The search for extraterrestrial life has lately been focused on fast radio bursts (FRBs), short but incredibly powerful spikes in radio signals coming from beyond our own galaxy. While some scientists have optimistically pointed to these as proof of advanced alien civilizations, there are plenty of naturally-occurring astrophysical phenomena which could just as easily create such spikes.
However, a recently-discovered FRB seems to defy the explanations astrophysicists typically assign to such anomalous signals. In a new pre-publication study on arXiv.org, an international body of astronomers searched for the usual follow-up signals across radio, optical, X-ray, gamma-ray, and neutrino emission bands. None were found.
The study’s main author, Emily Petroff from the Netherlands Institute for Radio Astronomy, told Gizmodo that this latest radio burst is a complete anomaly. Astronomers all over the world ran various tests to determine what its origin might be, Petroff says, but none of those tests was conclusive:
We spent a lot of time with a lot of telescopes to find anything associated with it. We got new wavelength windows we’ve never gotten before. We looked for high-energy gamma rays and neutrinos...we ruled out some source classes but no detection is a little unhelpful. We’re still trying to figure out where this one came from. It’s not very often in science that you get to work on something that’s so brand new and so unknown that you get to answer the fundamental questions.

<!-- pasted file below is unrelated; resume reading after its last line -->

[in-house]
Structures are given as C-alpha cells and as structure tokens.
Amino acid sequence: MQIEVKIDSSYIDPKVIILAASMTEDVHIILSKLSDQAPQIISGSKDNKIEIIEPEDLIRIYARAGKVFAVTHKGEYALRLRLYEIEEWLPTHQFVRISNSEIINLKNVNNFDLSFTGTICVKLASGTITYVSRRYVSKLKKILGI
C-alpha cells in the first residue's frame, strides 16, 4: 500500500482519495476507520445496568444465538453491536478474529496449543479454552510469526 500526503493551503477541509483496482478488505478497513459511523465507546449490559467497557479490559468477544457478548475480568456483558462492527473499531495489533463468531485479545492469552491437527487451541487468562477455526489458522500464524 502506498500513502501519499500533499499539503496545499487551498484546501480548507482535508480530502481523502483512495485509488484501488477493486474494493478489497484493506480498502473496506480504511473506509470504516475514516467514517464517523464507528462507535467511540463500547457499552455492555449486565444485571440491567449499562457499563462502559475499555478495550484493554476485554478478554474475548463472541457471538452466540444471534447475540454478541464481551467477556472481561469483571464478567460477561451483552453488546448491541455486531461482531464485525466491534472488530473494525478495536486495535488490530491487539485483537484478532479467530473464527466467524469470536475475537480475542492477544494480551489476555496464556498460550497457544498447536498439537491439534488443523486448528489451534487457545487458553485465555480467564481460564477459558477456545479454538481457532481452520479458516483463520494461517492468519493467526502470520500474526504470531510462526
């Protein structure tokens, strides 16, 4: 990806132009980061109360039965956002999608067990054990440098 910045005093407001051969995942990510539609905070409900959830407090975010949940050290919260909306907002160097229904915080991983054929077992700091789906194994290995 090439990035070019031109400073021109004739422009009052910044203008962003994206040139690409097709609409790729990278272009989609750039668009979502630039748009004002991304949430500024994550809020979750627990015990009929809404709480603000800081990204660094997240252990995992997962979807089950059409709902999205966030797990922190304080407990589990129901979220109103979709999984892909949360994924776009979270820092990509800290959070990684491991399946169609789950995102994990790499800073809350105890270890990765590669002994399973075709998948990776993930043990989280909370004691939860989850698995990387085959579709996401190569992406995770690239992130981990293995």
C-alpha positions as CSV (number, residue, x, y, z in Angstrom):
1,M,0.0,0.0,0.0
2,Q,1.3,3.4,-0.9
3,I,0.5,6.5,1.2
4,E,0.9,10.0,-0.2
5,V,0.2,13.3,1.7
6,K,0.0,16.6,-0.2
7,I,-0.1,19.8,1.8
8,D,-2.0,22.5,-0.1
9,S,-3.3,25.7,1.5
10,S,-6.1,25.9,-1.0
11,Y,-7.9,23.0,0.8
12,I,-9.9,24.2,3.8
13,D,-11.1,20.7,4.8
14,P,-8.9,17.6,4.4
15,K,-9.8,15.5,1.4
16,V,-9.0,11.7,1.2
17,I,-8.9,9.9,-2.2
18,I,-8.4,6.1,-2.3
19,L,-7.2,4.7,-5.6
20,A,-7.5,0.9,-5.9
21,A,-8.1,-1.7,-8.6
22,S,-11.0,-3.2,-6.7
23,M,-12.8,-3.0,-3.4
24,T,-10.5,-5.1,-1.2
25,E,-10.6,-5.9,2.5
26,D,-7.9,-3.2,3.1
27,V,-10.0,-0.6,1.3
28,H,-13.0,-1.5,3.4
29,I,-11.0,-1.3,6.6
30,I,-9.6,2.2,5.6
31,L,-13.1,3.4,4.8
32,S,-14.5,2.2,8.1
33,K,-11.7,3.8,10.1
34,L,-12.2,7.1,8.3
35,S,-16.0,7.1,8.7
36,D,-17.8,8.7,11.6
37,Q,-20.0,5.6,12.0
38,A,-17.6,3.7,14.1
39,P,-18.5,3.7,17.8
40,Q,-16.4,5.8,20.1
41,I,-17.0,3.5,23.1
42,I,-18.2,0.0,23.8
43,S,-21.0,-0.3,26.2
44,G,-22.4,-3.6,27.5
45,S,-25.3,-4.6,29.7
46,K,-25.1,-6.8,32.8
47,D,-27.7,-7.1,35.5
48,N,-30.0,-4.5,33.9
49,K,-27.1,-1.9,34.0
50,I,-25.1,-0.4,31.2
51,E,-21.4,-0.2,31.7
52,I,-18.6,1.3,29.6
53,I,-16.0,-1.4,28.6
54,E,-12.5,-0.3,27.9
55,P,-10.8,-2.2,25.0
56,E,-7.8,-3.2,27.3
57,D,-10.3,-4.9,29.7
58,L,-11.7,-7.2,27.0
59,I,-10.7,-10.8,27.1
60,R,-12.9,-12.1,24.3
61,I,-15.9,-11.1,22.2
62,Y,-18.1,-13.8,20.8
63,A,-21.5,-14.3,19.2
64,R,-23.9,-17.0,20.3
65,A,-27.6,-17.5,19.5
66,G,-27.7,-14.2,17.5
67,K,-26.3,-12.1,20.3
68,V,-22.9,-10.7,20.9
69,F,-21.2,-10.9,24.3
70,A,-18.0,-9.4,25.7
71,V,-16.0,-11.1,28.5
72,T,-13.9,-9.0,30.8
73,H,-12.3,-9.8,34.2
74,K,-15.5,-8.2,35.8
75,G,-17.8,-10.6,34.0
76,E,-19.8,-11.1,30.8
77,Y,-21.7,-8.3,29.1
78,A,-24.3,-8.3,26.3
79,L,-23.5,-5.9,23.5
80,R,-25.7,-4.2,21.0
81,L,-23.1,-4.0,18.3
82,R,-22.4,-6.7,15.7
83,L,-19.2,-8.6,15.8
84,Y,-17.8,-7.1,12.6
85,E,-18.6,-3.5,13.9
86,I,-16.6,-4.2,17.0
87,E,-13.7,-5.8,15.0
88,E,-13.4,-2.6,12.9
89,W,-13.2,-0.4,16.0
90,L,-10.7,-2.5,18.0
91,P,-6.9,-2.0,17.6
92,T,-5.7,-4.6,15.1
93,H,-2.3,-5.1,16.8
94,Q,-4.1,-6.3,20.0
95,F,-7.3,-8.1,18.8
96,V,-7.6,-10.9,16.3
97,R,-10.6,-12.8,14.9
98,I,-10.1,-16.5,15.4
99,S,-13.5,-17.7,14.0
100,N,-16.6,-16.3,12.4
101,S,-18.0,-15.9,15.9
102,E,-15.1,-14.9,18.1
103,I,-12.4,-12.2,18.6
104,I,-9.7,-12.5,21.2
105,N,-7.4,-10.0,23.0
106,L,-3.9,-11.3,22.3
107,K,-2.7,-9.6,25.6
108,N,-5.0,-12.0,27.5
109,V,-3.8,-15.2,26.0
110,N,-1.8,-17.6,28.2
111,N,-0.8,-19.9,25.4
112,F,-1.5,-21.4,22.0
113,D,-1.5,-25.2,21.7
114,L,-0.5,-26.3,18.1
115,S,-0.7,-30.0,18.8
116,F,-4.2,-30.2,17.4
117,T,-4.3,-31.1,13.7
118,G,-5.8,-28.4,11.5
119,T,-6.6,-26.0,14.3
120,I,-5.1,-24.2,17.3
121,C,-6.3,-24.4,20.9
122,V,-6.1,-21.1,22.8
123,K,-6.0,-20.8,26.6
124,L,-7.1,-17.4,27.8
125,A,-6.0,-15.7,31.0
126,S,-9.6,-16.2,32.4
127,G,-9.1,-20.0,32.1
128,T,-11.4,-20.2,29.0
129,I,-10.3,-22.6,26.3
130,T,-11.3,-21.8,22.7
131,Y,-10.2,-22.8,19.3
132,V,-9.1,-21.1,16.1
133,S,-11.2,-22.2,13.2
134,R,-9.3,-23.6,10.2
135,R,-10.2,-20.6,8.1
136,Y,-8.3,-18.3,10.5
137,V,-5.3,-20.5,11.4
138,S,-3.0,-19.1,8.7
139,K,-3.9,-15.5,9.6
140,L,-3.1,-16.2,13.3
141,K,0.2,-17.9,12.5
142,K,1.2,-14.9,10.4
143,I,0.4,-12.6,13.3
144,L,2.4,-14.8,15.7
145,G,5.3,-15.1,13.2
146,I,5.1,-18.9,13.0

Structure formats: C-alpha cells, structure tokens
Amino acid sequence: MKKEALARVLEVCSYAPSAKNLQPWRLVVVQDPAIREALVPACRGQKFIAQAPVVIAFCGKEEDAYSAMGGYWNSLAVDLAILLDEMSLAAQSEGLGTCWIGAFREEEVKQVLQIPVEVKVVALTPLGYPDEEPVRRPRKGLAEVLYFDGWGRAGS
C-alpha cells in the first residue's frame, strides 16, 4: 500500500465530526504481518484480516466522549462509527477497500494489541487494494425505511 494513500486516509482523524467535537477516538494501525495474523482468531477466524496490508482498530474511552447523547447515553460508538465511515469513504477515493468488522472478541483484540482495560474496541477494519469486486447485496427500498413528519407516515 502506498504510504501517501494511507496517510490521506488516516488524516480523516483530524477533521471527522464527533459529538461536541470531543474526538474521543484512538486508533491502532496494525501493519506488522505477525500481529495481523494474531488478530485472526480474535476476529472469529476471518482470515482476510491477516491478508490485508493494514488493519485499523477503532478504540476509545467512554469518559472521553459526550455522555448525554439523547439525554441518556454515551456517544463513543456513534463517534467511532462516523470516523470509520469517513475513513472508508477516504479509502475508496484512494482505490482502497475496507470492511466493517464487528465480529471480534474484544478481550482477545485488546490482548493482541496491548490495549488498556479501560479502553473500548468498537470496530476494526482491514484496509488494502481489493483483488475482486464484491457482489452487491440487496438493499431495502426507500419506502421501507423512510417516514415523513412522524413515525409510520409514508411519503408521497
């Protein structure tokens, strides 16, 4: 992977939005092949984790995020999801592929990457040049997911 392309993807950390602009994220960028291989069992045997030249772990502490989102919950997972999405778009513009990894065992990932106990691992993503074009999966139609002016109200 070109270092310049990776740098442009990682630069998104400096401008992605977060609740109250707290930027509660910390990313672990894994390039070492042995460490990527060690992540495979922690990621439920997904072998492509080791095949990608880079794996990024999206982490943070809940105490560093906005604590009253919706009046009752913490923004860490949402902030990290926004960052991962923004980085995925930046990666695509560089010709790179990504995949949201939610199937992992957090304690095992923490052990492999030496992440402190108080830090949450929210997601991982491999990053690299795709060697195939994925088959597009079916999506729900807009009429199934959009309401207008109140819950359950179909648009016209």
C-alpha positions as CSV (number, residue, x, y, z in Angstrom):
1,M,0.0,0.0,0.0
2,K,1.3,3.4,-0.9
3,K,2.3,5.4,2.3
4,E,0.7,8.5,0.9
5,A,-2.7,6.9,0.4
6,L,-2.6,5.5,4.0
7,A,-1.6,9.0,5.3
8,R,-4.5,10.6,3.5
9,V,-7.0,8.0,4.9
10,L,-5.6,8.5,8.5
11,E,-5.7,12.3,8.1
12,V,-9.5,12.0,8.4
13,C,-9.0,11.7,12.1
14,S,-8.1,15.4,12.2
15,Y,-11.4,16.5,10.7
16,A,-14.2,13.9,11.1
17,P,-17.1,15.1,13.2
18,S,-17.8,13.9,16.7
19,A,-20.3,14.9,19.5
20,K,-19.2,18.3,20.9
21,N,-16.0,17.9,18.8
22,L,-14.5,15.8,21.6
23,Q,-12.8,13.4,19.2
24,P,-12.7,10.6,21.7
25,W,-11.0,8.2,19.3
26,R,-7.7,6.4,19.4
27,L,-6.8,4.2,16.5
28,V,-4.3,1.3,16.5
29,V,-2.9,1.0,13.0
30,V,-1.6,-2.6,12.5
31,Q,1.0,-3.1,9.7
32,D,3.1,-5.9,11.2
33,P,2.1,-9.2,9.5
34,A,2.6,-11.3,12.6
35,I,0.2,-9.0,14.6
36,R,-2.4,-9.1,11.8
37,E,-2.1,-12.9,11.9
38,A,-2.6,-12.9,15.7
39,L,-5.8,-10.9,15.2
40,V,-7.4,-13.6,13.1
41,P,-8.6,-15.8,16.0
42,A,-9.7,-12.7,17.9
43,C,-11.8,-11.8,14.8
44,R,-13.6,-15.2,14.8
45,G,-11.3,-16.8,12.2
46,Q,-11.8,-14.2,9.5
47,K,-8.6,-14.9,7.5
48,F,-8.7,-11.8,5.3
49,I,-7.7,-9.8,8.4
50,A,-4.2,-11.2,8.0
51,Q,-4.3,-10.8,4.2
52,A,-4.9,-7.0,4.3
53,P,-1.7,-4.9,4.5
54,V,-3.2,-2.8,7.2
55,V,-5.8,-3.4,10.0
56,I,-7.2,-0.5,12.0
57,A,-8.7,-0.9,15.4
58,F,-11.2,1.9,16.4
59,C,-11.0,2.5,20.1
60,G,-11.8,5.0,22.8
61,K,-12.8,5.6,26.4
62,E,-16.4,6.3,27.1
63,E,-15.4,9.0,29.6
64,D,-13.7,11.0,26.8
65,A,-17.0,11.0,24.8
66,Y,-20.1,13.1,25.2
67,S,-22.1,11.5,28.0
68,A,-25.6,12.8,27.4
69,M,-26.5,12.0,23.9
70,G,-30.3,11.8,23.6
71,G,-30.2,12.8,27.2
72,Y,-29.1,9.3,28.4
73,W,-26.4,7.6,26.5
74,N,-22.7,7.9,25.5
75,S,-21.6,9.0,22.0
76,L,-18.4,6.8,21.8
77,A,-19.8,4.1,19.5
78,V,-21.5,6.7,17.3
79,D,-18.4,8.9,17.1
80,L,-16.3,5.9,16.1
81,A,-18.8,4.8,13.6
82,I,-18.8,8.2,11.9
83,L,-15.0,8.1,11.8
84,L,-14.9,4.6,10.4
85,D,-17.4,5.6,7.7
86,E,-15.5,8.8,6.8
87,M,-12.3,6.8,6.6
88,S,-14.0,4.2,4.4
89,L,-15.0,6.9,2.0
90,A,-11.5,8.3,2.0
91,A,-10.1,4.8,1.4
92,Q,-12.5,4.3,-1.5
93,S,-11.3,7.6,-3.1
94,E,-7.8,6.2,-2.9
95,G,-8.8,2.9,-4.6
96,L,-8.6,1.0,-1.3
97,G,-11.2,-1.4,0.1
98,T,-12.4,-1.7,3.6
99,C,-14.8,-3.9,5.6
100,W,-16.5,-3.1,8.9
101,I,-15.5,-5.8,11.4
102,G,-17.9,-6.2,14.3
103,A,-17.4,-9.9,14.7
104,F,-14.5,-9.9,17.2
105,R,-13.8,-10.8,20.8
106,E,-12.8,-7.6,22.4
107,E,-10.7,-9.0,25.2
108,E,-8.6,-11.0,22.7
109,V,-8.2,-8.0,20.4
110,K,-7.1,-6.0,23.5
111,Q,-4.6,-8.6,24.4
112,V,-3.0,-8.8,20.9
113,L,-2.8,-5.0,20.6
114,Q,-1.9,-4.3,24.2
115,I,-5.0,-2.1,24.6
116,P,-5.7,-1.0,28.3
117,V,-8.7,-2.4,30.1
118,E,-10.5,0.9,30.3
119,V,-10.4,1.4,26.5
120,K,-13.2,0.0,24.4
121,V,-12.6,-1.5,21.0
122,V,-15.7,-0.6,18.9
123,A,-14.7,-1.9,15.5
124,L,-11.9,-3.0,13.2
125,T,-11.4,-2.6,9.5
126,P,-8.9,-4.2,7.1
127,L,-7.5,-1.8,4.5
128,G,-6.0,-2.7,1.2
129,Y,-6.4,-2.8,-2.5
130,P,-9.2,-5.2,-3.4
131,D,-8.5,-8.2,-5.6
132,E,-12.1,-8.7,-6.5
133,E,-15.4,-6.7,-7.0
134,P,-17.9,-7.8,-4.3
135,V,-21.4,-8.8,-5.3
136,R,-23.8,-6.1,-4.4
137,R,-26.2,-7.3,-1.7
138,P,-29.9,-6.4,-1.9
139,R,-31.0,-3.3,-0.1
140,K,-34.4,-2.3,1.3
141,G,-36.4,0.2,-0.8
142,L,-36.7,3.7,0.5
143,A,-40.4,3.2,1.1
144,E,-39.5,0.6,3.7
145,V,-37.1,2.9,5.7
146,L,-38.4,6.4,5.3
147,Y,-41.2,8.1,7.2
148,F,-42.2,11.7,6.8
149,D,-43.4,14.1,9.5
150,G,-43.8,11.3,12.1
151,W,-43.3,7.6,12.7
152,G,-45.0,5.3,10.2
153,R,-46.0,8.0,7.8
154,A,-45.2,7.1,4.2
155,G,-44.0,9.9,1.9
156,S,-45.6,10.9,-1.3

This particular radio burst, named FRB 150215, passed through an incredibly dense region of the Milky Way on its way to Earth, possibly beaming through a tiny gap between stars and other bodies along the way.
While some might say this is a sign that the signal was beamed intentionally towards us by an advanced race of aliens, Petroff has been insisting through her Twitter account that she does not believe the radio burst has an alien origin. In all likelihood, there is a perfectly natural explanation for the radio signal such as a gamma ray burst or exploding star, but our telescopes likely missed it just prior to detecting the burst. Still, discovering how to identify and trace the origins of these signals might some day lead to that one lucky discovery which changes everything - or crush our hopes and make us realize just how alone we are.